In the studies reported here we show that the Tl→NFκB innate immunity-inflammatory pathway plays a central role in orchestrating the neuropathological activities of the human Aβ42 polypeptide in flies. Our findings support emerging models for AD and other forms of neurodegenerative diseases in humans in which the inflammatory response acts as a critical catalyst in promoting the process of neurodegeneration.

Results

Reducing Tl activity ameliorates the neuropathological effects of the Aβ42 polypeptide on eye development

Ectopic expression of Aβ42 in the developing eye using the Glass Multimer Reporter, pGMR, induces a rough eye phenotype [25], [26]. This phenotype can be used to screen for interacting genes that mediate the neurodegenerative effects of the Aβ42 polypetide on the Drosophila eye. Since we wished to identify mutations in genes that can either ameliorate or potentiate the effects of the Aβ42 polypeptide, we selected a pGMR:Aβ42 insertion that has a moderate rough eye phenotype (Fig. 1A). We used this insert to screen the Fly Center collection of 2nd and 3rd chromosome deficiencies (which is thought to account for ~60% of fly genes) for deletions that dominantly (Df/+) suppress or enhance the Aβ42 eye phenotype. Of the 130 deficiencies tested, we identified 14 strong or moderate suppressors and 9 strong or moderate enhancers.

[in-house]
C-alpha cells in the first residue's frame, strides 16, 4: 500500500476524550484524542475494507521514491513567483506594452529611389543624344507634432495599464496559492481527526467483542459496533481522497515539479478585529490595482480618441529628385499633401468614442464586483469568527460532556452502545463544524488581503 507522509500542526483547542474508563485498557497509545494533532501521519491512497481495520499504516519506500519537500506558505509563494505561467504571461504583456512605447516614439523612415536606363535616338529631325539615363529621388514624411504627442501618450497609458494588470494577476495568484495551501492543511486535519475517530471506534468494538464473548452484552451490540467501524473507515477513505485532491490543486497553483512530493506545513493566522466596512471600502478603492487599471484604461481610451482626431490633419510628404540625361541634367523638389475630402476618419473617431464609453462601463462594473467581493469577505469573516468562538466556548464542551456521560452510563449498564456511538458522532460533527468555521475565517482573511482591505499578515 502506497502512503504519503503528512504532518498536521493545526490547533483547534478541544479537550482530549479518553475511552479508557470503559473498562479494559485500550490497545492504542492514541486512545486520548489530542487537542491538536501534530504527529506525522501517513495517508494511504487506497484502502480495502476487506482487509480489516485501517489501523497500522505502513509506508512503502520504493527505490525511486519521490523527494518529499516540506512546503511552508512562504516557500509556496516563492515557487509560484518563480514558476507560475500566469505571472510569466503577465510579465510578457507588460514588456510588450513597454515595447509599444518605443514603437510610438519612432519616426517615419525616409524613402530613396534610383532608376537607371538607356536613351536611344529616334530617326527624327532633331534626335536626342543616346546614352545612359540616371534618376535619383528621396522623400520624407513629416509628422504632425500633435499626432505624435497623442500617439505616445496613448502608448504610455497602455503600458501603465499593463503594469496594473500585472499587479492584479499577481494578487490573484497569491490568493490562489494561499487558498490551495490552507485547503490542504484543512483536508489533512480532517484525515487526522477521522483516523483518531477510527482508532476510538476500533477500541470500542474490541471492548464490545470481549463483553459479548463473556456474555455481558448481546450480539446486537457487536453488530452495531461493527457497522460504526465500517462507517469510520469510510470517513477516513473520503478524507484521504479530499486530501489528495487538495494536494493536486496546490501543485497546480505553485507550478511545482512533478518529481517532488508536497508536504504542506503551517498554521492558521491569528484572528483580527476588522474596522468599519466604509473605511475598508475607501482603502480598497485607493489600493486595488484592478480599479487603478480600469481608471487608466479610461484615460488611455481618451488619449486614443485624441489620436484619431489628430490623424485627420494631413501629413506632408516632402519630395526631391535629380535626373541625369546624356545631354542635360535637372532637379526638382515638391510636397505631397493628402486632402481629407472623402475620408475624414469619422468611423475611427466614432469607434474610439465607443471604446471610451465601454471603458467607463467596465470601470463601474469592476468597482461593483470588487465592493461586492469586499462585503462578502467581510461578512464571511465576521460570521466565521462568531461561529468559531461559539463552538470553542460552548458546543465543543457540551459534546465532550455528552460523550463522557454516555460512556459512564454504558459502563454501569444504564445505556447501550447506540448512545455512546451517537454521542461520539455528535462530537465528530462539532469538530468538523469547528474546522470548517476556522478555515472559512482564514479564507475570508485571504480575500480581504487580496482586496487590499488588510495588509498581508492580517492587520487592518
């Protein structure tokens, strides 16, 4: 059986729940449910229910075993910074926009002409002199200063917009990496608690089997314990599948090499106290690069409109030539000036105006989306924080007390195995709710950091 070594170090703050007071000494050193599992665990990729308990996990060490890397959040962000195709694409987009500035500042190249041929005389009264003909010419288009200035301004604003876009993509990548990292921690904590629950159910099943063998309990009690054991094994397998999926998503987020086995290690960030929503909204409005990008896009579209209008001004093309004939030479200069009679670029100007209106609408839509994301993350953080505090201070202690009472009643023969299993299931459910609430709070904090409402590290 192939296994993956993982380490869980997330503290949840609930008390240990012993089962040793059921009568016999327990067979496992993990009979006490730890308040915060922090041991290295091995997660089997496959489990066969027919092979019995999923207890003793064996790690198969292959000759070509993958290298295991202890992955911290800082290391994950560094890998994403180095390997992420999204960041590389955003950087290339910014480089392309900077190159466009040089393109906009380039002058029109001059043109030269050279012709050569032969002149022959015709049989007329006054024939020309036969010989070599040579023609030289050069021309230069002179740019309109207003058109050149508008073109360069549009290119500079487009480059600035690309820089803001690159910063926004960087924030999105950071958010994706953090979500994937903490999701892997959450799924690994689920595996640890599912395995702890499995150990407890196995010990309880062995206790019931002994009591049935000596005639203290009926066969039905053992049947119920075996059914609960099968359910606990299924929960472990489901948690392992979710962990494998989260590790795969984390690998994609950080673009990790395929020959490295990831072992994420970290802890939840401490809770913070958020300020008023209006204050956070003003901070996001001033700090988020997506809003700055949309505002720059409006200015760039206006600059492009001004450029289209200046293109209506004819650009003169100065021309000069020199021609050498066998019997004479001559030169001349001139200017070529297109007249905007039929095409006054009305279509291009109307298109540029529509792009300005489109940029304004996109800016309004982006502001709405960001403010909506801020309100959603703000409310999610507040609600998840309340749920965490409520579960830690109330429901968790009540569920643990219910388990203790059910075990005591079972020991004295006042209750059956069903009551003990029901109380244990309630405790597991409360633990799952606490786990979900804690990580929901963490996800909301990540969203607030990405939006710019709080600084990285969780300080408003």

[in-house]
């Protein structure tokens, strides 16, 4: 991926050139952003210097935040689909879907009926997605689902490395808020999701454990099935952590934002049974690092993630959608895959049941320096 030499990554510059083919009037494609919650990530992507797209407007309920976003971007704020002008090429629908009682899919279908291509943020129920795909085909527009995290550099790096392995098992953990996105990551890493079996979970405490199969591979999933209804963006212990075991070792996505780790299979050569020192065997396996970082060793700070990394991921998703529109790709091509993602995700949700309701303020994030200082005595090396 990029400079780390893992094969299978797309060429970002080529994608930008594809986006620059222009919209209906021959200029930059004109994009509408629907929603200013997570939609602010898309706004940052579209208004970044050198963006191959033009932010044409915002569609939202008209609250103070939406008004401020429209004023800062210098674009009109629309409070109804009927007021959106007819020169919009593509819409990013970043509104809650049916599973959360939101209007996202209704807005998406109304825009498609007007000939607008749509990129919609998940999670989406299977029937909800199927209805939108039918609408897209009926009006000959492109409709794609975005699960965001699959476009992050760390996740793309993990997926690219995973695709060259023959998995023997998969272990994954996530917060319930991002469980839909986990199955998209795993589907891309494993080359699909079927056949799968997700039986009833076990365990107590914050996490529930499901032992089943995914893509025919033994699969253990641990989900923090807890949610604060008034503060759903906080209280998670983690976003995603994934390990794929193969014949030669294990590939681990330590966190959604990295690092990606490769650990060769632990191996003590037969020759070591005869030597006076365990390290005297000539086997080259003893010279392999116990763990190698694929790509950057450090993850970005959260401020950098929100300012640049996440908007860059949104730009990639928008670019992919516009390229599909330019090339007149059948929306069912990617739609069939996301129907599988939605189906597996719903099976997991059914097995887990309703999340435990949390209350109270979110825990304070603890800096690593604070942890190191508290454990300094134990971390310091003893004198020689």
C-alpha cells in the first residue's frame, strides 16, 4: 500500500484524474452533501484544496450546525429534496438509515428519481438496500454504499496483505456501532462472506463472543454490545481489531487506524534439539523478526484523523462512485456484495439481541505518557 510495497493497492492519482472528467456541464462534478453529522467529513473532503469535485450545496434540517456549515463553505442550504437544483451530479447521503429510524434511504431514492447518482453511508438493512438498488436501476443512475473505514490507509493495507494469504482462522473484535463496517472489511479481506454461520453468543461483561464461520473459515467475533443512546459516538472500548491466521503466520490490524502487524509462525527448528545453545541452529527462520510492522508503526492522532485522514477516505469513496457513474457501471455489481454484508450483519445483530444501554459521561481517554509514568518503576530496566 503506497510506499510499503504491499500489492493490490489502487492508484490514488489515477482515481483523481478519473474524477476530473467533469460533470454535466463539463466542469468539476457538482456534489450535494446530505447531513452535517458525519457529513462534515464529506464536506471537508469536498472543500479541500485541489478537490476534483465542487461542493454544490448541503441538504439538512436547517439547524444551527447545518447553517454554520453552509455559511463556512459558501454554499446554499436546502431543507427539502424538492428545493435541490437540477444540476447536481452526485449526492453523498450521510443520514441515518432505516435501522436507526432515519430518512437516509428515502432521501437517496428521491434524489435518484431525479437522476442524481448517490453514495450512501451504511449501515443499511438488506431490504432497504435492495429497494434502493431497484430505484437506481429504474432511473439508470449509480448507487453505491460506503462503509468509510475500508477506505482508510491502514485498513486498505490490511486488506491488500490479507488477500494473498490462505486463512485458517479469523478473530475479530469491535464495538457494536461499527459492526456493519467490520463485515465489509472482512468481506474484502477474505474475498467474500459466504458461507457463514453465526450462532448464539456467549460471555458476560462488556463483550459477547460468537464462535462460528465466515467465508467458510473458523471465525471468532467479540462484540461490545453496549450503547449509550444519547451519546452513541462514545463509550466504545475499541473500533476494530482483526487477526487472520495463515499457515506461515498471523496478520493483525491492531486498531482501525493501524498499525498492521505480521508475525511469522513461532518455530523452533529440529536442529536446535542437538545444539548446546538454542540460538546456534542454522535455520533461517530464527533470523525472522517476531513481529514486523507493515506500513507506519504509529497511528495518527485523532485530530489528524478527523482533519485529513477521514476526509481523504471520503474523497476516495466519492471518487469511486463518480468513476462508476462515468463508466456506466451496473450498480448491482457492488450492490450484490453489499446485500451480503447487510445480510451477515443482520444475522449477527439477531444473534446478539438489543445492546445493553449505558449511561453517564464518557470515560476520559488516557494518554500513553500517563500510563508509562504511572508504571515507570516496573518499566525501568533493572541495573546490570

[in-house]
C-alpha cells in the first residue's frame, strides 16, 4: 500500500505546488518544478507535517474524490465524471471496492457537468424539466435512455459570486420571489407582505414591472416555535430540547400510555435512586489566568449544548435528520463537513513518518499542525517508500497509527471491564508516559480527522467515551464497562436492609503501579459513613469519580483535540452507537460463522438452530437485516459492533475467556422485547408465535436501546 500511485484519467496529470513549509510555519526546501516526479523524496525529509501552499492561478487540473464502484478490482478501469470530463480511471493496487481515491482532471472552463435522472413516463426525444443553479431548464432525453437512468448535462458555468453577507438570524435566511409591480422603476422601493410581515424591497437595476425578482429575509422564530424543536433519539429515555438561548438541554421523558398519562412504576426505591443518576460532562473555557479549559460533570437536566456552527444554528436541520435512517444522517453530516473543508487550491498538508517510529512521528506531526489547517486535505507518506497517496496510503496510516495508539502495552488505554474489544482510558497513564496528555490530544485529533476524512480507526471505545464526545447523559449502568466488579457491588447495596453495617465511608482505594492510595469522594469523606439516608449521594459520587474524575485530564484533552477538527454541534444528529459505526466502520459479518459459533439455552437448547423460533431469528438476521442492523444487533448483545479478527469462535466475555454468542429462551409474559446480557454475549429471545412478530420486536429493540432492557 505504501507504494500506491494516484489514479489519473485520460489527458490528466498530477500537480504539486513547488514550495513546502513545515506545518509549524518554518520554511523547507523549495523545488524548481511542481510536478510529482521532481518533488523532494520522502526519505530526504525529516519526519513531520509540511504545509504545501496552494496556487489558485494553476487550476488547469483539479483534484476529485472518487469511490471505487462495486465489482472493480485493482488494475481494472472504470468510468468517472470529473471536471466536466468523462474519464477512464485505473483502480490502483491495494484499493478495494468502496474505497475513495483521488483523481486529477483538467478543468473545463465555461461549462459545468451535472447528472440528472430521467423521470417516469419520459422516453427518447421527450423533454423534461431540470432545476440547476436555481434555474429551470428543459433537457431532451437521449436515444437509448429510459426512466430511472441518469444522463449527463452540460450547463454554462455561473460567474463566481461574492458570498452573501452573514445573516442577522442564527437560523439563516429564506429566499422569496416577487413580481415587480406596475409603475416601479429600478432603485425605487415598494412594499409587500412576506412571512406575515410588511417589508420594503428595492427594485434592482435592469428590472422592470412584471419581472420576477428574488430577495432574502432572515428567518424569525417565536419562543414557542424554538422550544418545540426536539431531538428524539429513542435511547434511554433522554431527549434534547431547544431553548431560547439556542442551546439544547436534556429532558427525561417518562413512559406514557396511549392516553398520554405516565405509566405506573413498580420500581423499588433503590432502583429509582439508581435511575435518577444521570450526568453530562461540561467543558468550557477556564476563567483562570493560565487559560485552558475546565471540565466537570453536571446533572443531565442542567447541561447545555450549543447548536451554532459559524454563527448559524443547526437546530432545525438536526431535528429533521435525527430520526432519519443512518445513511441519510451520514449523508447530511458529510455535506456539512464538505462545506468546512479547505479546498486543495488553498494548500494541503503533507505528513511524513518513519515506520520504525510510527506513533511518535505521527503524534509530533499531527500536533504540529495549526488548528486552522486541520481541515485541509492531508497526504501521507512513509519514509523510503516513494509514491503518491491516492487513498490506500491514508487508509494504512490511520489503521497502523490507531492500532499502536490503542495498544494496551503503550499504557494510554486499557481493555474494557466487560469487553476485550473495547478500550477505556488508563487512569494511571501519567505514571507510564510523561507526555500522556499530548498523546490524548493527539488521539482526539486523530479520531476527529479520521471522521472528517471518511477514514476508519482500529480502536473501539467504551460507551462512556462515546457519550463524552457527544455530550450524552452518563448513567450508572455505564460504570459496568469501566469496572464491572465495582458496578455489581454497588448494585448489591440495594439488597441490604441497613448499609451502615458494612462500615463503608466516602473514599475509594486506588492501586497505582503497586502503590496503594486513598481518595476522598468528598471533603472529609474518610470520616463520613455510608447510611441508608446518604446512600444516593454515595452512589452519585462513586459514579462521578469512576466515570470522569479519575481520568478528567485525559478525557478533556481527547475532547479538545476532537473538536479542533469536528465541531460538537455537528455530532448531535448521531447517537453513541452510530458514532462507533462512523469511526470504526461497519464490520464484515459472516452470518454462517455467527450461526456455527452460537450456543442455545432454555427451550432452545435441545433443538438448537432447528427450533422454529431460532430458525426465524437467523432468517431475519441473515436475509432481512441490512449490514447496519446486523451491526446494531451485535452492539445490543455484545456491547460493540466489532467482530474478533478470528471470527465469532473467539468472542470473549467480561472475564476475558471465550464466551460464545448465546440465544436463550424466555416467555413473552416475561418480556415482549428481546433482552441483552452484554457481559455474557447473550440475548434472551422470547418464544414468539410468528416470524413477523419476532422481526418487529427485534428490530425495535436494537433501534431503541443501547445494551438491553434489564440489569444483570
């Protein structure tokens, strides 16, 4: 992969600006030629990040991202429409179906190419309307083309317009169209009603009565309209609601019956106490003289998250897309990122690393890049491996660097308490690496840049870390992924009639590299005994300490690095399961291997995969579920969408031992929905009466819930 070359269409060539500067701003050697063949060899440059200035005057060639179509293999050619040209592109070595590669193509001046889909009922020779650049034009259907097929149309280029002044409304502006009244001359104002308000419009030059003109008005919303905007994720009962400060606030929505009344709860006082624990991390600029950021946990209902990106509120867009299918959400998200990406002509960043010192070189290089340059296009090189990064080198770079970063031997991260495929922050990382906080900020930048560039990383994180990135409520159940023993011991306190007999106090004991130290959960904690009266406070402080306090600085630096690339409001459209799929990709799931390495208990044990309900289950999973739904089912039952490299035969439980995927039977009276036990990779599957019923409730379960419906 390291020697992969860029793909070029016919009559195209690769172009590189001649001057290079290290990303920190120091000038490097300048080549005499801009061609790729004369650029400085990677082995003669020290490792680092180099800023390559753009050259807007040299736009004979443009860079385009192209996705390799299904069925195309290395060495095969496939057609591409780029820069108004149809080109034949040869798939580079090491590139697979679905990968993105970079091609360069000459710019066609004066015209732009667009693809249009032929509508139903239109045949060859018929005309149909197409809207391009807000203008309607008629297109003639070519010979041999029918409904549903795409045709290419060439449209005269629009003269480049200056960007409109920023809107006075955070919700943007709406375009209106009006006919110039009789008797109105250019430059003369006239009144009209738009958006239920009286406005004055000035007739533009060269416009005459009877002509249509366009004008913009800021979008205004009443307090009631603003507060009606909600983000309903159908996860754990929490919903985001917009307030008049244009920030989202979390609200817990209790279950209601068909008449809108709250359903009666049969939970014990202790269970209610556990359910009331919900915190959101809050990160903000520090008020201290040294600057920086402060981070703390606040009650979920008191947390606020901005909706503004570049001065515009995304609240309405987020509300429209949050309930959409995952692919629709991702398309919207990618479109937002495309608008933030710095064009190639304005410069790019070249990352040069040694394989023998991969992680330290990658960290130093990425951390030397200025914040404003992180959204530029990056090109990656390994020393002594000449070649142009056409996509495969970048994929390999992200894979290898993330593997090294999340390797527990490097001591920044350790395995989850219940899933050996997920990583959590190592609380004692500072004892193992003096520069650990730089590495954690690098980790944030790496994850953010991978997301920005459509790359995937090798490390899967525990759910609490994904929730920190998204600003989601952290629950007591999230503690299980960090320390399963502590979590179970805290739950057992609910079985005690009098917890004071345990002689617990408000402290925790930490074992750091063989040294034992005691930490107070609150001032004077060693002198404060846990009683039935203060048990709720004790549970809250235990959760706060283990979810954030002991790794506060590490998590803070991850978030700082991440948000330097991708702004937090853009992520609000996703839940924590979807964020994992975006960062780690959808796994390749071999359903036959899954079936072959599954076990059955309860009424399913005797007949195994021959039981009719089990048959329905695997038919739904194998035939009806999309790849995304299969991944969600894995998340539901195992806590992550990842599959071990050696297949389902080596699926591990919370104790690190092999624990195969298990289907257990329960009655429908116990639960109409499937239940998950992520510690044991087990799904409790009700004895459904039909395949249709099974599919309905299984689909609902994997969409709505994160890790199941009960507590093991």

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Figure 1. Aβ42 induced rough eye phenotype is sensitive to Toll activity.

WT: Wild type flies. Aβ: pGMR-Aβ42 transgenic flies. In the experiments shown in this figure, the flies are hemizygous for the pGMR-Aβ42 transgene. Panel A: WT: eye of a wild type fly. Aβ/+: eye of a wild type fly hemizygous for the pGMR-Aβ42 transgene. Panels B through F show sibling pGMR-Aβ42 transgene flies that are either wild type Tl or heterozygous for the indicated Tl allele. Panel B: Aβ/+: hemizygous for the Aβ transgene; Aβ/Tlr4: heterozygous for the LOF allele Tlr4. Panel C: Aβ/+: hemizygous for the Aβ transgene; Aβ/Tlr3: heterozygous for the LOF allele Tlr4. Panel D: Aβ/+: hemizygous for the Aβ transgene; Aβ/TlKG: heterozygous for the LOF allele Tl KG03609. Panel E: Aβ/+: hemizygous for the Aβ transgene; Aβ/Tlrk: heterozygous for the LOF allele Tl rK343. Panel F: Aβ/+: hemizygous for the Aβ transgene; Aβ/Tl3: heterozygous for the GOF allele Tl r3.

doi:10.1371/journal.pone.0003966.g001

One of the strong suppressors was Df(3)T1-P which uncovers the cytological interval 97A-98A on the right arm of the 3rd chromosome. To further narrow down the chromosomal DNA segment that contains the interacting gene(s) we tested five deficiencies that overlap Df(3)T1-PDf (3)Tl-l (97B-97E), Df(3R)T1-X (97B-97D1,2), Df(3R)ED6235 (97B9-97D1,2), Df(3R)ro80b (97D1-D13) and Df(3R)ME61 (96F1,2-97C5). All but Df(3R)ME61 ameliorated the rough eye phenotype and taken together these findings map the suppressor to the 97D interval.